Seeking Refuge: 218 Rohingyas died or went missing at sea
At least 218 Rohingyas died or went missing at sea in 2020 as they desperately sought refuge in the Southeast Asian countries either from Myanmar's Rakhine State or Bangladesh's Rohingya camps, a new UN report says.
They are part of 2,413 Rohingyas who are known to have travelled last year, making it the deadliest year on record for refugee journeys in the Bay of Bengal and the Andaman Sea since the region's "boat crisis" in 2015, according to the report of the UN Refugee Agency, UNHCR, released yesterday.
"This means that journeys were eight times deadlier in 2020 than those in 2019," according to the report titled "Left Adrift at Sea: Dangerous Journeys of Refugees Across the Bay of Bengal and the Andaman Sea".
It also highlights that some two-third of those attempting these perilous voyages are women and children in contrast to earlier periods where most of those travelling were men.
UNHCR says these deadly journeys of the Rohingyas are not a new phenomenon. Over the past decade, thousands of Rohingya refugees have left by sea from Rakhine State in Myanmar and from the refugee camps in Cox's Bazar.
"The roots of these dangerous journeys are found in Myanmar, where the Rohingya were stripped of their citizenship and denied basic rights."
Bangladesh hosts nearly a million Rohingyas, mostly those who fled a brutal military campaign in 2017. Back in Rakhine State, there are some 600,000 Rohingyas.
For the Rohingya who found refuge in neighbouring countries, restrictions on movement, livelihoods and education are compelling factors to seek a future elsewhere in the region. Motivations are various, often overlapping, and also include aspirations of reuniting with family members, UN Refugee Agency said.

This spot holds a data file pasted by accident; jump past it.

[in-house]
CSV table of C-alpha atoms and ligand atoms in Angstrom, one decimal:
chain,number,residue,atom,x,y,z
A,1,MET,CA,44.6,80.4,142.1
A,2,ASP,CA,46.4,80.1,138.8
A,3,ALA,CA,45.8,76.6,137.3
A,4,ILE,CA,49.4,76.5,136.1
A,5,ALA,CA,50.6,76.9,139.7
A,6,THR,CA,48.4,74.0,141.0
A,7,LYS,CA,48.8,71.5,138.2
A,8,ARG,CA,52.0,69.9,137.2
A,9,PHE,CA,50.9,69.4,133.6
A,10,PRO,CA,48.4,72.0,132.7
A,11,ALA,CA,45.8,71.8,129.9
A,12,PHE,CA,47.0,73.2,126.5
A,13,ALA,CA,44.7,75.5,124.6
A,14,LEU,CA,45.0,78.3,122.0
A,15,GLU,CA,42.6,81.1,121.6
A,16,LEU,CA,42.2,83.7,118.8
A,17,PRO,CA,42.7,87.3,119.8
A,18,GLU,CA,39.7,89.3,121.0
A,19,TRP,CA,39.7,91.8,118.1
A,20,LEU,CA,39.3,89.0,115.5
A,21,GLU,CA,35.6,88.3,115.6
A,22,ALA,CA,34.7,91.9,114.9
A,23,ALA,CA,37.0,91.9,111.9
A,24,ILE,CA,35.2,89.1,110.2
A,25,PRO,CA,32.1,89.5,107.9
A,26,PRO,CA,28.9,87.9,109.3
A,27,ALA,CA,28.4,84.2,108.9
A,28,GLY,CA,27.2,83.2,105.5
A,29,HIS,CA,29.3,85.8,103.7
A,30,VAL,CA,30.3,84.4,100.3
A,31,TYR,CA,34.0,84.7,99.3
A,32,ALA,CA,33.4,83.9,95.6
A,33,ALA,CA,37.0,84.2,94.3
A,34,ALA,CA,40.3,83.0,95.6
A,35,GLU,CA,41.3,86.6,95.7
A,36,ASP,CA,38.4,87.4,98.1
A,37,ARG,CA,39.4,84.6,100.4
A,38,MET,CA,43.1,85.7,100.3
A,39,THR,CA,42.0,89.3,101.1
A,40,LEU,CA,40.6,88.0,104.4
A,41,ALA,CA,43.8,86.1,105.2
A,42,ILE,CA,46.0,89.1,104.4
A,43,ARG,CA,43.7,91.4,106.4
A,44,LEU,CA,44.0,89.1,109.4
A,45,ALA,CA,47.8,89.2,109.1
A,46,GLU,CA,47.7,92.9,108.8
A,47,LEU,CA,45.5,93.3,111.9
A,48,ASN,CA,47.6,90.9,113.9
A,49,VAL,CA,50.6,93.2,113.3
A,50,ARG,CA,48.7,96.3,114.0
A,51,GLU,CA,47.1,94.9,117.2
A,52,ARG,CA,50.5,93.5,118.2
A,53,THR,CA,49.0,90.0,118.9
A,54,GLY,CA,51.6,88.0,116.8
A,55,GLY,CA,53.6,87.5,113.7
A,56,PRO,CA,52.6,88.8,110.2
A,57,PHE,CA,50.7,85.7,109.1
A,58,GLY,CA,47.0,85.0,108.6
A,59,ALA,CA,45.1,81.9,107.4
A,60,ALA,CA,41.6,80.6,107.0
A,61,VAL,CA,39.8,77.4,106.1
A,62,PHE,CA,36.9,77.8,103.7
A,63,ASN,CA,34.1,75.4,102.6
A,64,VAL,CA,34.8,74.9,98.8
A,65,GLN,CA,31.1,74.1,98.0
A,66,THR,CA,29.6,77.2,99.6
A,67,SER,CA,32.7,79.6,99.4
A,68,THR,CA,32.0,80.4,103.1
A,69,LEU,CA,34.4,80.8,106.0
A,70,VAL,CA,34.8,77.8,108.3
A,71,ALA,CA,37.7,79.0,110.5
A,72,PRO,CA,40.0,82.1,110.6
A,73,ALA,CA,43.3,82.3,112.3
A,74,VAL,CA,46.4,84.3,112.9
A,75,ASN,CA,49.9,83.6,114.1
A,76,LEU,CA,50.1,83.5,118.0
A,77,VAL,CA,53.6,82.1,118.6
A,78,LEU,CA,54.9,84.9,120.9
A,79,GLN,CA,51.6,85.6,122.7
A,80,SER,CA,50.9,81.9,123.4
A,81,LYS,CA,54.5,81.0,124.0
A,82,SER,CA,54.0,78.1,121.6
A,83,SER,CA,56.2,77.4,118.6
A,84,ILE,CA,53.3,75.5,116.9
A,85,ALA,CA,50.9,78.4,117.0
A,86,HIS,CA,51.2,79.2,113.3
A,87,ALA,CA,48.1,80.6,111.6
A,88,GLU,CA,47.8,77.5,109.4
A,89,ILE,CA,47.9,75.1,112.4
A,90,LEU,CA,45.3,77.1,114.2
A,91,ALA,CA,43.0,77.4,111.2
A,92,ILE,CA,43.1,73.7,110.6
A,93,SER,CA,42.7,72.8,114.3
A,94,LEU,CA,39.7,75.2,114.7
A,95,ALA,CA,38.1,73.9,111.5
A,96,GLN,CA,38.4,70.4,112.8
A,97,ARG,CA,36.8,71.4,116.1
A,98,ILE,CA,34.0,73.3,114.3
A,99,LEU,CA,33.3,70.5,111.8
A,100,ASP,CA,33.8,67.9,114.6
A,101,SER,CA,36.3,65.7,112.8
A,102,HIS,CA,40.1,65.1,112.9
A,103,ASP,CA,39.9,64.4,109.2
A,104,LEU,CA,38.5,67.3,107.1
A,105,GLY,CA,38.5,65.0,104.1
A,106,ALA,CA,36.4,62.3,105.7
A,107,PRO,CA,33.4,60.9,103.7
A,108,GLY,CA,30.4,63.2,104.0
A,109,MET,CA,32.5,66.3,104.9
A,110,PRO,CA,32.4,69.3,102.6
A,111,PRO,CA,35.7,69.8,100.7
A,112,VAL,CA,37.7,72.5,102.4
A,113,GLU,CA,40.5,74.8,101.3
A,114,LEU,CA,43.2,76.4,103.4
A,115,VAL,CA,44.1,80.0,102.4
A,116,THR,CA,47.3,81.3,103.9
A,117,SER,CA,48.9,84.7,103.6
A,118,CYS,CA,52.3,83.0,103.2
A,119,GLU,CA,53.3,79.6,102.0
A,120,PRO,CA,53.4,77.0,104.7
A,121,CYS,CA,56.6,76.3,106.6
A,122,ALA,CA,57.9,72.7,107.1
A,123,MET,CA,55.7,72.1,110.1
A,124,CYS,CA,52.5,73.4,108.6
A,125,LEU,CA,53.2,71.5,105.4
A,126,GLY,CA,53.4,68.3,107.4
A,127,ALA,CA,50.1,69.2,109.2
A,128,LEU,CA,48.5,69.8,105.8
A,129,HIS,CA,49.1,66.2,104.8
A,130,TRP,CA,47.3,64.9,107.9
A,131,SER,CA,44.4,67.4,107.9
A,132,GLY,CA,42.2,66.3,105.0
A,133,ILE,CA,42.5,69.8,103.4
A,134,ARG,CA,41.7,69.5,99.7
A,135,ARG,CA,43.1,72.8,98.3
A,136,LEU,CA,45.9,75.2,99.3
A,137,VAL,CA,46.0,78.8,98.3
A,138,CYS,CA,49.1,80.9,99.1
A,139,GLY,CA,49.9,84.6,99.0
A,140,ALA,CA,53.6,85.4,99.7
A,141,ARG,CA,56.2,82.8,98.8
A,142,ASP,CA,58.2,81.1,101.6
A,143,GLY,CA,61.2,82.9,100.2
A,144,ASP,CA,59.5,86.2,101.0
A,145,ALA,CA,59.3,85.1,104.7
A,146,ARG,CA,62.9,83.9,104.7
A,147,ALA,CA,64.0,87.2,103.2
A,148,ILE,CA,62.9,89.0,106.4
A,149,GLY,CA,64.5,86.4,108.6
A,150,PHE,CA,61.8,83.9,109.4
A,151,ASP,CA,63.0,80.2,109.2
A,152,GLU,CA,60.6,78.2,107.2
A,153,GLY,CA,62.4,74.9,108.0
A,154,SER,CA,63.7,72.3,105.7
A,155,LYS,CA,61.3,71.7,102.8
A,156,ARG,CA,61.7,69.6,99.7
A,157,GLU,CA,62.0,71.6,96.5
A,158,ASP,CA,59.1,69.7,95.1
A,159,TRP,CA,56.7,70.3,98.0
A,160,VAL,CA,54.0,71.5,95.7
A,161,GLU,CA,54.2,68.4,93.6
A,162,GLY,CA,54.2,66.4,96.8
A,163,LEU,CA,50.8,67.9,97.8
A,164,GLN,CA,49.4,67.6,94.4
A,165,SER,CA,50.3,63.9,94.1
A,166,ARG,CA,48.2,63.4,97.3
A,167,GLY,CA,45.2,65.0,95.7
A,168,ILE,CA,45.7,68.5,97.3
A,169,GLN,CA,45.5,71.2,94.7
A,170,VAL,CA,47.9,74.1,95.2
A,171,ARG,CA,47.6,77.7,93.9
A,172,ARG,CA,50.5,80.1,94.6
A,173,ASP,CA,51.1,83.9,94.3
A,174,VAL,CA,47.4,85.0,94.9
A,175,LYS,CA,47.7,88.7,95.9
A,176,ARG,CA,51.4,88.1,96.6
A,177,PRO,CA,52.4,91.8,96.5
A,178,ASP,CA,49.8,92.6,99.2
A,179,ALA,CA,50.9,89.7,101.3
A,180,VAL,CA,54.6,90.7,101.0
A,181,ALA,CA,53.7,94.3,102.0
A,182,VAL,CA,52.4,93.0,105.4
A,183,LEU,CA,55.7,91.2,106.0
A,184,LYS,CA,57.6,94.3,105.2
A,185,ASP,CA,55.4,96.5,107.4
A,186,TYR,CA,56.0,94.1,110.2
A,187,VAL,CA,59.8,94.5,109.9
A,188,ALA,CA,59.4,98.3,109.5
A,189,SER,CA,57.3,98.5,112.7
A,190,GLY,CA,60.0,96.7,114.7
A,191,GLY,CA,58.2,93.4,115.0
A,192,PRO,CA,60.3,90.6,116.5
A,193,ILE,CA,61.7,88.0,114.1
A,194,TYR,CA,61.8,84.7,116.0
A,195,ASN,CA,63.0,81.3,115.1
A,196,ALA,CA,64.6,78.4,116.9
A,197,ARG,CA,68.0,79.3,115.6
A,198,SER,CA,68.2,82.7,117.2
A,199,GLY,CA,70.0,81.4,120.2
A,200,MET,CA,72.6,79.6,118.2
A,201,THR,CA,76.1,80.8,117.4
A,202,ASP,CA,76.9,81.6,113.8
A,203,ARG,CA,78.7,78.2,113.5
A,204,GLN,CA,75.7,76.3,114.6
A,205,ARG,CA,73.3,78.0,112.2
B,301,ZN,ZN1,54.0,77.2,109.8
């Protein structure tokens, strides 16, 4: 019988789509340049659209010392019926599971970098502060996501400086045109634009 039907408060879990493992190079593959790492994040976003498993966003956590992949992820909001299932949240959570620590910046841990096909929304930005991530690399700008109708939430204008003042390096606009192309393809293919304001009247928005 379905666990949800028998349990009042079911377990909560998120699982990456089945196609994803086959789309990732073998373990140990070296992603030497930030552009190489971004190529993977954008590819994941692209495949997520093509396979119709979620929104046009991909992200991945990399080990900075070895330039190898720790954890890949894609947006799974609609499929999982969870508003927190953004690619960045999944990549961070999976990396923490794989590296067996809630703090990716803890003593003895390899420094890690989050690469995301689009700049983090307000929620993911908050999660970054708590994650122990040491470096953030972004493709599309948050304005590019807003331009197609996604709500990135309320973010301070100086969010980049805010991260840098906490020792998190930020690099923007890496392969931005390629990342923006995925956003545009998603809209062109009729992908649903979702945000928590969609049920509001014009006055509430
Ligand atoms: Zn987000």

They are at even greater risks of abuse by smugglers when making such journeys. Their ordeal was made worse because safe harbours to end their dangerous journey were nowhere to be found.
Since 2020, many refugees have been marooned for months on unseaworthy boats, falling prey to abuses by smugglers, becoming gravely ill through insufficient food and water, and enduring the harsh conditions at sea, it said.
These risks have been prolonged on the occasions where the regional states have "pushed back" boats to prevent disembarkation, UNHCR said.
UNHCR has called on all states in the region to search for and rescue refugees in distress at sea, and disembark them to a place of safety, work towards a regional mechanism for predictable and equitable disembarkation and provide access to asylum procedures for those who disembark.
It also called on the states to work with UNHCR and support fellow countries in the region to implement dignified reception arrangements and provide protection and assistance to refugees who disembark, and address the root causes of refugee maritime movements.
UNHCR's Regional Director for Asia and the Pacific Indrika Ratwatte said, "For as long as states bordering the Andaman Sea and Bay of Bengal are reluctant to rescue and land those in distress at sea, that collective failure to act will have tragic and fatal consequences. We can and must do better."